Those who are lucky enough to spot a seal on the ice or a white whale gliding quietly across the St. Lawrence are always just as amazed. For the more unfortunate observers who return home empty-handed, it’s not for lack of perseverance! They may carefully scan the open sea for hours in search of dark spots on the ice or white backs in the water. Others, however, have to be patient when the coast is sheathed in ice and there’s not a hint of movement on the horizon. It all goes to show that cetaceans and pinnipeds are highly unpredictable!
On the north shore of the St. Lawrence
In Les Escoumins, a few harp seals have been present on the ice in recent days. Harp seals give birth in the middle of winter , mainly off the coasts of Newfoundland and Labrador as well as near the Magdalen Islands. A local resident passionately rattles off her observations over the last week: “At least a dozen belugas split into several smaller groups! They were heading upstream, toward Tadoussac. Not too far from shore, some of them even showed their caudal fins when diving, not to mention two harp seals and a harbour seal! Sunday at Cap de Bon-Désir, there were harp seals, harbour seals and four or five belugas!”
In Tadoussac, a group of four belugas was seen swimming gracefully off the dunes. On Tuesday, February 28, a small harbour seal was moving quietly amongst the ice floes opposite the Marine Mammal Interpretation Centre (CIMM), which is closed for the winter. Sculptor Yves Chabot, who was visiting the CIMM to mend the life-size beluga sculptures in the Jardin de la Grève, had the opportunity to spot a beluga tail from aboard the ferry! That afternoon, seabirds were also present in the area. “We witnessed a little squabble between a red-breasted merganser and a gull,” tells a naturalist who was working in her office. The gull was trying to steal the merganser’s catch; it was pretty intense!”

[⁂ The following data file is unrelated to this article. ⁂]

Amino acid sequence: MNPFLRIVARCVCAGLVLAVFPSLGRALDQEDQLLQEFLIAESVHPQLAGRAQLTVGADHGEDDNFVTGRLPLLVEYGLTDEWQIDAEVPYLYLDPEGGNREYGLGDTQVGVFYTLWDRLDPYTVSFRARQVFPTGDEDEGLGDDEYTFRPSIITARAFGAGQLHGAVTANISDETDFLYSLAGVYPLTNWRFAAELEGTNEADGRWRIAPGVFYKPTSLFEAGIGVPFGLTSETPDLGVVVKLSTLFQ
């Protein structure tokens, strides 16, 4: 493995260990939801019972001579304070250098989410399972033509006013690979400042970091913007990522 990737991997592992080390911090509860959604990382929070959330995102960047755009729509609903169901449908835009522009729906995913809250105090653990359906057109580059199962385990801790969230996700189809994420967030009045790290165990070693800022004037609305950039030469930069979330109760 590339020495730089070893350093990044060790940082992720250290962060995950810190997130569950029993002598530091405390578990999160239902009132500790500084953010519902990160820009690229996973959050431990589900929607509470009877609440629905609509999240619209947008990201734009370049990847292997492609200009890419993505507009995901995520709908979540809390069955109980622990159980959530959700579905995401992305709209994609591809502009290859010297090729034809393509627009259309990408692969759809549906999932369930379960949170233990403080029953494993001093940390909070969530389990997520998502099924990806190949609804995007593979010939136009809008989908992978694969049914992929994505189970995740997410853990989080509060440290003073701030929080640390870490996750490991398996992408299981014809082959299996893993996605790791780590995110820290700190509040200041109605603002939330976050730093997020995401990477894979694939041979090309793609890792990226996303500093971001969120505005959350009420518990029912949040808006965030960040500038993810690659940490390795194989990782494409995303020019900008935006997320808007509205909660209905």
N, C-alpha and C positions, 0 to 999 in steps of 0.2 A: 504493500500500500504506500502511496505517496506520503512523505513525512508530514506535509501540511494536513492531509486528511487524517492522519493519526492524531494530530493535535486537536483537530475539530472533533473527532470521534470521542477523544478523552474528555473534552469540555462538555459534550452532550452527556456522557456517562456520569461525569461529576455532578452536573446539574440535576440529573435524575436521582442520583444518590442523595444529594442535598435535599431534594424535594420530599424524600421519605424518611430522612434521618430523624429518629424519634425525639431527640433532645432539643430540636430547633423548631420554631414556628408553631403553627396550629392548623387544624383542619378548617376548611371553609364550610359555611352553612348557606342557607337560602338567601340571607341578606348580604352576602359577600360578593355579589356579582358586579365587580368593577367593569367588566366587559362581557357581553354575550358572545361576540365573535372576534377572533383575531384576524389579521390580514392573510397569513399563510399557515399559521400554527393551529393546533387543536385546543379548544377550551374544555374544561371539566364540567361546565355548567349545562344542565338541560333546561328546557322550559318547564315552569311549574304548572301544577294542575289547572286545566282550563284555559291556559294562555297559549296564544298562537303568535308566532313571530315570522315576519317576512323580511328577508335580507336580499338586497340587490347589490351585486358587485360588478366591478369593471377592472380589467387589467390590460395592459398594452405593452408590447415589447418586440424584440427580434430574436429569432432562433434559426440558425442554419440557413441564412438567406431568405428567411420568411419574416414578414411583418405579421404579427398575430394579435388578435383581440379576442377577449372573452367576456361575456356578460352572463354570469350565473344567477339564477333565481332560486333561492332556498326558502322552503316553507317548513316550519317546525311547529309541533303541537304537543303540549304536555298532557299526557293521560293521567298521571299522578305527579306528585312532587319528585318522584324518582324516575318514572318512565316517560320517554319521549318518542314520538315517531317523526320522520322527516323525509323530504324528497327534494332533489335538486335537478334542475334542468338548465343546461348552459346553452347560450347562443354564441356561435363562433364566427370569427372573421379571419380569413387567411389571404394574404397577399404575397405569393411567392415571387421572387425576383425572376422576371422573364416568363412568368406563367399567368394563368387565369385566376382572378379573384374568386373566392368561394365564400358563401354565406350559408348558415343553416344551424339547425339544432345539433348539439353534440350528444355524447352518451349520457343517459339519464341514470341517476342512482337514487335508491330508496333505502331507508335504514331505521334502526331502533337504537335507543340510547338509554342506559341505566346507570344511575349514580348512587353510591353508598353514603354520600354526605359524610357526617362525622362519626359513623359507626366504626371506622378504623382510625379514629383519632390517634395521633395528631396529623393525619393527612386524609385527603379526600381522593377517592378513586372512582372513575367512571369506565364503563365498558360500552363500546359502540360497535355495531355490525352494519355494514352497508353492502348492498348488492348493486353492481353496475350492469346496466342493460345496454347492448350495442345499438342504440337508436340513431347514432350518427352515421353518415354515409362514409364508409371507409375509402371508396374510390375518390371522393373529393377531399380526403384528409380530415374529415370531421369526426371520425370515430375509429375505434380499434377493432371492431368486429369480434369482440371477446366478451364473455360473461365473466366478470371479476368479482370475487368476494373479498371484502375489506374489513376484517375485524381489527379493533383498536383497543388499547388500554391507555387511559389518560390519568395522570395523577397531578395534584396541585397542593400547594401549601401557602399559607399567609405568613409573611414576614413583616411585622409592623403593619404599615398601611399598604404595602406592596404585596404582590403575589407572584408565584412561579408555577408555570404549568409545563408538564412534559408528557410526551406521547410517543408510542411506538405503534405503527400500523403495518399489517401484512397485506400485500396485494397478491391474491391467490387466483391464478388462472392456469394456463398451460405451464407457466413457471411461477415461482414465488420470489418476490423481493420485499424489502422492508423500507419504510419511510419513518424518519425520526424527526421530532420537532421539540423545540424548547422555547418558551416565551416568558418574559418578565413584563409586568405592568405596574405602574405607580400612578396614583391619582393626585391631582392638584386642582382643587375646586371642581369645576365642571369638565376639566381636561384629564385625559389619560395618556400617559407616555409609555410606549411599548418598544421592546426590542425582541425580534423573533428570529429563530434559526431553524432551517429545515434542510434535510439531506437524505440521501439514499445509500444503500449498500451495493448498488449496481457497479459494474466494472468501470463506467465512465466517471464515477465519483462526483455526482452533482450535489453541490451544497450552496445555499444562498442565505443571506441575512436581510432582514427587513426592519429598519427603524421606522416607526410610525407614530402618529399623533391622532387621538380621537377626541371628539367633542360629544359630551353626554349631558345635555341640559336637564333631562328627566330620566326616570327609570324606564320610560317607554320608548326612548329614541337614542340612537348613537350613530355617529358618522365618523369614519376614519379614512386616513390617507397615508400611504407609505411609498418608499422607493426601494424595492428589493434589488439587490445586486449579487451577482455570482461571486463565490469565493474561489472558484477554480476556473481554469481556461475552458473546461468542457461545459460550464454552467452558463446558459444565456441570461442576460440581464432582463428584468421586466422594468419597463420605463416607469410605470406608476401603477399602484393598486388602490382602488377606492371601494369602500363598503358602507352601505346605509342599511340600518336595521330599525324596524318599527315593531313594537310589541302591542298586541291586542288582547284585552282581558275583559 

Dreaming of whales
With March right around the corner and mild weather inevitably approaching, we can afford to fantasize a little about the whale-watching season. Having left for warmer waters for the winter, these large marine mammals will soon embark on their migration, since for some species such as the minke whale, they can return to the St. Lawrence as early as late March! After that, blue whales, fin whales, humpbacks and harbour porpoises will arrive in succession. On the other hand, as whale migration is still poorly understood, it is difficult to predict exactly when they will make their first appearances. Nevertheless, we can still dream a little, can’t we?